Federal Reserve

Gary Cohn has one very good reason for not bailing on Trump

Key Points
  • Trump economic advisor Gary Cohn is thought to be the odds-on favorite to be the next Federal Reserve chair.
  • However, sources close to Cohn indicate he's been deeply troubled by the president's behavior in the aftermath of the Charlottesville, Virginia, racial violence.
  • Cohn likely will have to stay in the administration if he wants the job leading the central bank.
Gary Cohn faces worst career investment dilemma

If Gary Cohn ever wants to head the Federal Reserve, then he's likely to stay right where he is in the Trump administration.

As speculation swirls over whether the president's top economic advisor might be the latest White House official to bolt, the Fed factor could prevail over all others. President Donald Trump himself has signaled that Cohn is a top contender for the seat should current Chair Janet Yellen be replaced.

However, Cohn is thought to be deeply disappointed in Trump's behavior since the racial violence in Charlottesville, Virginia, a week a week ago. The question is whether he is upset enough to leave his White House post and, in doing so, squelch virtually any chance he'd have at the Fed position.

"It's a difficult question," said Christopher Whalen, head of Whalen Global Advisors and himself once rumored for a Fed governorship appointment.

As Whalen sees it, the credibility of the Trump administration, particularly at such a tumultuous time, depends on having stable hands around like Cohn, Treasury Secretary Steven Mnuchin and chief of staff John Kelly.

"He and Kelly and Mnuchin are all lending their credibility to this presidency. At a personal level, they're going to have to make a decision," Whalen said. "On the one hand, you want to serve the people of the United States. At the same time, you are basically lending your support to what he does by serving him."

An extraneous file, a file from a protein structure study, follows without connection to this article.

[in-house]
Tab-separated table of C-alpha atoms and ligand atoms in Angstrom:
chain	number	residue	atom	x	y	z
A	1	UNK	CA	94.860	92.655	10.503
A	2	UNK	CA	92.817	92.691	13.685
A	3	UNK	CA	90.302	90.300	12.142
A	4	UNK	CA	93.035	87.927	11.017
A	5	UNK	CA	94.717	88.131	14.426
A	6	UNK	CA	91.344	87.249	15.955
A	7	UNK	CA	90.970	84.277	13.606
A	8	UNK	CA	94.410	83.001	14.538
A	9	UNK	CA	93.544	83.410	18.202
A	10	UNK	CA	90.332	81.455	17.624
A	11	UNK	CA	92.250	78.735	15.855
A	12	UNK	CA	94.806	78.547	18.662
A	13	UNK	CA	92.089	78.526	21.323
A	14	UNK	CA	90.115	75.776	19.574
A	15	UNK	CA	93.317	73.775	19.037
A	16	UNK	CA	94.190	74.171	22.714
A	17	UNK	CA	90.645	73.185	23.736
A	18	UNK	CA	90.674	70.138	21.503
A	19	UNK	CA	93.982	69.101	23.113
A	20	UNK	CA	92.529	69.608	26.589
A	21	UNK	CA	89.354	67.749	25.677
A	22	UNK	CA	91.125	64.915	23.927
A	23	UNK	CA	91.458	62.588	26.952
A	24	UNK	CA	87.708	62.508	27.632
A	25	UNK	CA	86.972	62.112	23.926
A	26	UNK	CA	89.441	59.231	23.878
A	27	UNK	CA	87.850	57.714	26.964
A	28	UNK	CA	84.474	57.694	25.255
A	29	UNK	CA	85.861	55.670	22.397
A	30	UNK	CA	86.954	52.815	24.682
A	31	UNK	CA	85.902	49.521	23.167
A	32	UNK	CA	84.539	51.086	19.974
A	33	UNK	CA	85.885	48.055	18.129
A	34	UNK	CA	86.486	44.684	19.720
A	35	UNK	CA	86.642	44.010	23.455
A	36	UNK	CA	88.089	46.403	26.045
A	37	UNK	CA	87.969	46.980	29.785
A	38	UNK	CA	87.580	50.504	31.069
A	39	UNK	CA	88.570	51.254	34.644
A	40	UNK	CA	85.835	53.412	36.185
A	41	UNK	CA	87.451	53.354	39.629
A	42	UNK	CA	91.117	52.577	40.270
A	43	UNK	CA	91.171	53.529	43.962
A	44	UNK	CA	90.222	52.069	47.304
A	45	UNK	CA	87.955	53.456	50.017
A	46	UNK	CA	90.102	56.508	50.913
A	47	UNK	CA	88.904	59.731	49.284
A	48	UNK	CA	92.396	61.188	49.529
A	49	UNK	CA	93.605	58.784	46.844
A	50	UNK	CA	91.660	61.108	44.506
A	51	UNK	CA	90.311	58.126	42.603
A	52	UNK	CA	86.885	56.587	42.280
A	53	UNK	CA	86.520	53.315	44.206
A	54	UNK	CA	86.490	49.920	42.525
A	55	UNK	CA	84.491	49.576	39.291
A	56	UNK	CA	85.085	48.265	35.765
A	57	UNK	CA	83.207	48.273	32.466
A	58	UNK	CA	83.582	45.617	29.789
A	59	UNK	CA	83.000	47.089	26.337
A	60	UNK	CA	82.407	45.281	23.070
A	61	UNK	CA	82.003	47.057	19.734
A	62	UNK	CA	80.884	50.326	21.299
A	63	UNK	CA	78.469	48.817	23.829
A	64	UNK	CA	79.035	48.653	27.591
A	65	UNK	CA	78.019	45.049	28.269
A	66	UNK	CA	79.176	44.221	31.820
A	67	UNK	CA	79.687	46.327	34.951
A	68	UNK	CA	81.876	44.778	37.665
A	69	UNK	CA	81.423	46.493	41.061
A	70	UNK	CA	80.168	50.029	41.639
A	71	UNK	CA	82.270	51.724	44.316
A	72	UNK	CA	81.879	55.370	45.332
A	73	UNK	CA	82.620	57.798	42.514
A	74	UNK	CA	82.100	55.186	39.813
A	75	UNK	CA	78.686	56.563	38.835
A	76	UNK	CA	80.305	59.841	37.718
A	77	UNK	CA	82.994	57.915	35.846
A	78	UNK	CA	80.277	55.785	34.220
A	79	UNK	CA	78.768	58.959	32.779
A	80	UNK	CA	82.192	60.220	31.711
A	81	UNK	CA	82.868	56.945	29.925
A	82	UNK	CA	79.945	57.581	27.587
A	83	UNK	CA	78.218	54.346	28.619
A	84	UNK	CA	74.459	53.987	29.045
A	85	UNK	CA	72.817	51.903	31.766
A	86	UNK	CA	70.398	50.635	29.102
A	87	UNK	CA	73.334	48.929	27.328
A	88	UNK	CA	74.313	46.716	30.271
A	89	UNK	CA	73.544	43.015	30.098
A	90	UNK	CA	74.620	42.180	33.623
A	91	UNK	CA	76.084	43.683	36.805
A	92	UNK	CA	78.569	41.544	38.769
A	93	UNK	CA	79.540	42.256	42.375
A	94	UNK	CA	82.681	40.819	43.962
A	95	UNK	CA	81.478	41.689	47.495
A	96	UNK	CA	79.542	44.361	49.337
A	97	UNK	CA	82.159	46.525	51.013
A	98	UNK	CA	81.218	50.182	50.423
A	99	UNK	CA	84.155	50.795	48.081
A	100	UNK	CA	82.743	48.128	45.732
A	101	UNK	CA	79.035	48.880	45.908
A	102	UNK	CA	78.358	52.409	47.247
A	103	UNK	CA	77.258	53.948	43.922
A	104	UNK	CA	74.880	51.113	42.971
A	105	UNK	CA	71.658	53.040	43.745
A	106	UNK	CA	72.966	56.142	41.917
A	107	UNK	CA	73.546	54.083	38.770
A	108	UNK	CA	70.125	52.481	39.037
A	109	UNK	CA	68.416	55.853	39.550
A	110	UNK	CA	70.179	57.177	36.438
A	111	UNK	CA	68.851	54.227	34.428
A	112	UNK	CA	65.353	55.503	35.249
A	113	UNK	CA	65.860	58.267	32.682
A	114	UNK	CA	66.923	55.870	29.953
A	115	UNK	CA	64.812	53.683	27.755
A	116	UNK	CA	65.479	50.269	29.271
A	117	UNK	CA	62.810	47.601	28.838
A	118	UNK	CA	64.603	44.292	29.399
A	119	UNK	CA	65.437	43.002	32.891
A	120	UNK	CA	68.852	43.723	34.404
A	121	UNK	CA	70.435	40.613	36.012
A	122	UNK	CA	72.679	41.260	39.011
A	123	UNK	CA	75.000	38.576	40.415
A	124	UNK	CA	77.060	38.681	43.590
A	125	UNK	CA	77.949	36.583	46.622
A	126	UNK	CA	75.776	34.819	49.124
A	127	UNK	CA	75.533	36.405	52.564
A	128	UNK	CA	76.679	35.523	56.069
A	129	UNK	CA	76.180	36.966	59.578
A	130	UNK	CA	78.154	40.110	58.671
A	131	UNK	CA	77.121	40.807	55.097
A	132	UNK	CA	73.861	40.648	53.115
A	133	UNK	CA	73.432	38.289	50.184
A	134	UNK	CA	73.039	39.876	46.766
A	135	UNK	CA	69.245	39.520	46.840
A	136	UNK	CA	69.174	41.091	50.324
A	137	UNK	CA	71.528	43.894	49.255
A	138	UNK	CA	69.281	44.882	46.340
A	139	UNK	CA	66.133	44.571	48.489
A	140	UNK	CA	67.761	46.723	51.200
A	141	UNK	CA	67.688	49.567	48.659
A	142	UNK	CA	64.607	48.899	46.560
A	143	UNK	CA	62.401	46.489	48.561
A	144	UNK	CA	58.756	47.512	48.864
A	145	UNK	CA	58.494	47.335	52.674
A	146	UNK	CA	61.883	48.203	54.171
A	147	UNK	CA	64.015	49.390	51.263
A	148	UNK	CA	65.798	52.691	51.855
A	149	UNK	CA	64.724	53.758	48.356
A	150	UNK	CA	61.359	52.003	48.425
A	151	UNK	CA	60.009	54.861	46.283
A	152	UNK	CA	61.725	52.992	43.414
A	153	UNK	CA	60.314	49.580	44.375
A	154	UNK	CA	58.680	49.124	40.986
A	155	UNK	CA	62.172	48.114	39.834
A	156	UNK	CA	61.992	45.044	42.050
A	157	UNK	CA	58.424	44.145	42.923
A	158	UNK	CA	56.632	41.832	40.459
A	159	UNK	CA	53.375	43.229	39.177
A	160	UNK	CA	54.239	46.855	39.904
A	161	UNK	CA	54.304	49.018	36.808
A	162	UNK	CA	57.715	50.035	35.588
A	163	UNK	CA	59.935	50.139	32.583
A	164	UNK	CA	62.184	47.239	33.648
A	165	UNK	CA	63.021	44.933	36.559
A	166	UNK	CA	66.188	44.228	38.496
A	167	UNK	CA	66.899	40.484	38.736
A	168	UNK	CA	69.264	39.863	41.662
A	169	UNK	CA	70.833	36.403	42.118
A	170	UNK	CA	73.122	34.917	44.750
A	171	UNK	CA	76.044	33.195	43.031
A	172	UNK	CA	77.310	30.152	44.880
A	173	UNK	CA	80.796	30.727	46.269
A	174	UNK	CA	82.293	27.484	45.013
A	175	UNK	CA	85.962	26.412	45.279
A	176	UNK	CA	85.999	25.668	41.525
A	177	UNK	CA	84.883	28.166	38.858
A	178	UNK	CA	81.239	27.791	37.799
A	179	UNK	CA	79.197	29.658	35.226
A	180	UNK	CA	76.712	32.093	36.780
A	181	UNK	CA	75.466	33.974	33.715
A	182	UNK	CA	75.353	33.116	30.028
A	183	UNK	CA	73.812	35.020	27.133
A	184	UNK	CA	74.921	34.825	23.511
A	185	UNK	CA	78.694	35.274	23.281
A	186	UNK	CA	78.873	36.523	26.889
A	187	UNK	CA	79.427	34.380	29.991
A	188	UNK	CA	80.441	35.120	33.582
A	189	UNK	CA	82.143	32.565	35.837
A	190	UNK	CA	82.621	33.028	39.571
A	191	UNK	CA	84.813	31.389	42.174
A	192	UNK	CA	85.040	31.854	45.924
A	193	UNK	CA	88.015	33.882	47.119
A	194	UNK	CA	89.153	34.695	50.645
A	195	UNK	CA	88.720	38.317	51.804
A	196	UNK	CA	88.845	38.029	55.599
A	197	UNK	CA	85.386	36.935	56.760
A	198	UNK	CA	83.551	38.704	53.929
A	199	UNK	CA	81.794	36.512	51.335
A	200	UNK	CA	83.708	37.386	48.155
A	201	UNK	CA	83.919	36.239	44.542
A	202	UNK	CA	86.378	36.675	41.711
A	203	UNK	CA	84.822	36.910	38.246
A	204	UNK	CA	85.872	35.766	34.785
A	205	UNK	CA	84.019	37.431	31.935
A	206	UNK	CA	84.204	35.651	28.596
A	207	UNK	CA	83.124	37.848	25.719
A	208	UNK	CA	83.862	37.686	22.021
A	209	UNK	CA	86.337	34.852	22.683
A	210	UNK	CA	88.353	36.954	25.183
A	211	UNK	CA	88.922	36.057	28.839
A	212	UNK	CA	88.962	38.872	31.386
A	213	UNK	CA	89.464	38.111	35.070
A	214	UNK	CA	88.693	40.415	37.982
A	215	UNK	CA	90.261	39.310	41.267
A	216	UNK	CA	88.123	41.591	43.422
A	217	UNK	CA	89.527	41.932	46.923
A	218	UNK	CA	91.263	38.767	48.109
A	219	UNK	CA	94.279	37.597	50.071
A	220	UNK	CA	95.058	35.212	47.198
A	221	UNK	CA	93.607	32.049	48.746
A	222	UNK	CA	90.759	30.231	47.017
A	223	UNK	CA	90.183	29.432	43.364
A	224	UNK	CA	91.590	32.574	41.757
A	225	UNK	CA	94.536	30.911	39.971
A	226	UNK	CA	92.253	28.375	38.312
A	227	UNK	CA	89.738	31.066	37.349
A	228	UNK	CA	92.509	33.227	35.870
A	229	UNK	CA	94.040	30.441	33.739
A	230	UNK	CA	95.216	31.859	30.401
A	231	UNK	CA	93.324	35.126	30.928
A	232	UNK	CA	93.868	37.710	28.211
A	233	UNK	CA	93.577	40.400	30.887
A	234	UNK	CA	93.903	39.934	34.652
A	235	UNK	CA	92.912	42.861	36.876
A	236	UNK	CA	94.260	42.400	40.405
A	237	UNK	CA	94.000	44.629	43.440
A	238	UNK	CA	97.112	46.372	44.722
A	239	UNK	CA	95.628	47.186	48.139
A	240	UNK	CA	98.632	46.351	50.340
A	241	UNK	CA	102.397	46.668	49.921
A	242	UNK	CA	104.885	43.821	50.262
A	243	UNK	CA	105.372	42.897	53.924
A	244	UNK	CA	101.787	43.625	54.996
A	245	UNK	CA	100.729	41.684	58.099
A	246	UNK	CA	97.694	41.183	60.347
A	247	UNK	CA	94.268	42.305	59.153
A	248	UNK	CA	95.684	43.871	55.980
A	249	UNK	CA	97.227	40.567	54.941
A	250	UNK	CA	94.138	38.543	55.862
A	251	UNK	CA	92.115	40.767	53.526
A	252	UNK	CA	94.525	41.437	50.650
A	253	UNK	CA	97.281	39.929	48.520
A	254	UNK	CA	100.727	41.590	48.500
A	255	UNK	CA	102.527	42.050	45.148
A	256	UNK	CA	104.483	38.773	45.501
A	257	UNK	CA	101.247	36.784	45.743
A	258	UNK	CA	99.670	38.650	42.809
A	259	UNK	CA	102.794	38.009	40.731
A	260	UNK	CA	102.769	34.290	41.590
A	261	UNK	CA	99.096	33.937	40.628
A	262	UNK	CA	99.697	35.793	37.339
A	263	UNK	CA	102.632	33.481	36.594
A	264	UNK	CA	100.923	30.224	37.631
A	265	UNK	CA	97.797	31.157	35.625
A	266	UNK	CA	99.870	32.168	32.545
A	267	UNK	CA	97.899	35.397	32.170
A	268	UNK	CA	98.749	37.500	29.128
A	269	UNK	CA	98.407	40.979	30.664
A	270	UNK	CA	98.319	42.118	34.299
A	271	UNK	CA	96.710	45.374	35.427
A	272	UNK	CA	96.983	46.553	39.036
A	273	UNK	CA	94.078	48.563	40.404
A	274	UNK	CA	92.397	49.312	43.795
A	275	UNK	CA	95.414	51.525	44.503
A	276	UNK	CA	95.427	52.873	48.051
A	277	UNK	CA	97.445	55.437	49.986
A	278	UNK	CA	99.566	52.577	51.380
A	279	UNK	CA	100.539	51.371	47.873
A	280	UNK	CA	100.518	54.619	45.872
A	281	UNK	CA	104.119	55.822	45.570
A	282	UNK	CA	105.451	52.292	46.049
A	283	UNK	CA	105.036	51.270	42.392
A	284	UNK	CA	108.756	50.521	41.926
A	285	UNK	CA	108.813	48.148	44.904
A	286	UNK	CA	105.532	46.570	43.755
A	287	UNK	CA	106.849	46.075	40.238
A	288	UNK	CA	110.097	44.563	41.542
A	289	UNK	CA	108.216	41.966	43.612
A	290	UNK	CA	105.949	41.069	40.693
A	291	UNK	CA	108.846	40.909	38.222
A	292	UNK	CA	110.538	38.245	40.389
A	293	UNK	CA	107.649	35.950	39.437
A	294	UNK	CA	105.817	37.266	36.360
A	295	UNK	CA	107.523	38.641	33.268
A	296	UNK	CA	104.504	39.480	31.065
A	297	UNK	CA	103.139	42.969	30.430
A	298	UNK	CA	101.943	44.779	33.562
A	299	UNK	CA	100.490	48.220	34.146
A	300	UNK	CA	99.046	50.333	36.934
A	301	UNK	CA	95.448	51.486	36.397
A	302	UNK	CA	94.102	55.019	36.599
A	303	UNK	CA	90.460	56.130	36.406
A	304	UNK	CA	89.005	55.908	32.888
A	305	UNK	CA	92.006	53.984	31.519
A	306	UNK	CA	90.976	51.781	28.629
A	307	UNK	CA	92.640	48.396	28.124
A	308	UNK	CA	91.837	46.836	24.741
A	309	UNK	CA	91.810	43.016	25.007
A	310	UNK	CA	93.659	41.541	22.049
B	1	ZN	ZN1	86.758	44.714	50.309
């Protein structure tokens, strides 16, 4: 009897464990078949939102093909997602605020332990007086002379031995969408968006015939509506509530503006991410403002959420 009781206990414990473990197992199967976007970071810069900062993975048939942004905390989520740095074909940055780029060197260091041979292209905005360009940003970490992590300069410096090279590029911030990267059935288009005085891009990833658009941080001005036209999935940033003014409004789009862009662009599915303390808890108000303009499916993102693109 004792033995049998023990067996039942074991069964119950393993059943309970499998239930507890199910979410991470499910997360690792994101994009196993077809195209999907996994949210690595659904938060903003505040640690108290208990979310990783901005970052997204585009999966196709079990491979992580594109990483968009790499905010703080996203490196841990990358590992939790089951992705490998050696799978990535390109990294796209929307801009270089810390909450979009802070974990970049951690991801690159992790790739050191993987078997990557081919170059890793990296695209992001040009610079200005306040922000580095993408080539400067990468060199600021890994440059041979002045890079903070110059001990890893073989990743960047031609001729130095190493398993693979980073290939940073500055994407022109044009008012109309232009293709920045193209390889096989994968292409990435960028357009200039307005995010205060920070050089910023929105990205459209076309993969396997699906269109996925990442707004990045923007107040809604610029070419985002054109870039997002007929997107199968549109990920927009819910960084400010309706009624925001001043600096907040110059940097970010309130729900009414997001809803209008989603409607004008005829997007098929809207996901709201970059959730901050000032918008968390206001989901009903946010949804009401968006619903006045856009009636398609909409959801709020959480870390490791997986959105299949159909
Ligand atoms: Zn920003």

White House chief economic adviser Gary Cohn, right, talks to President Donald Trump, left, prior to a working session at the G-20 summit in Hamburg, Germany, July 8, 2017.
Michael Sohn | AP

For his part, Cohn has been mum on his Fed aspirations. However, multiple accounts both in Washington and on Wall Street indicate that he likely can have the job if he wants it.

Cohn would bring a strong set of qualifications to the chairmanship. While he is not steeped in academia like many of his predecessors, his background as the former chief operating officer at Goldman Sachs give him a different set of qualities that the president finds attractive.

No less an authority than New York Fed President William Dudley earlier this week raised eyebrows when he told The Associated Press that Cohn was a "reasonable candidate" and that it isn't necessary for a Fed chair to have a doctorate in economics to be considered qualified.

"I think he'd be a great Fed chairman," Whalen said. "I hope he takes the job. He'd be a breath of fresh air."

Whether a job setting monetary policy and financial regulation would top helping set the president's fiscal agenda is another matter. As Fed chair, Cohn would wield a big stick when it comes to the financial system, while it's unclear at this point how much Trump is even listening to those around him.

"He doesn't have nearly the influence the market thinks he does," said Stephen Myrow, managing partner at Beacon Policy Advisors and perhaps the first Washington analyst to identify Cohn as a potential Yellen successor. "If he left he'd be less in contention of getting the Fed job."

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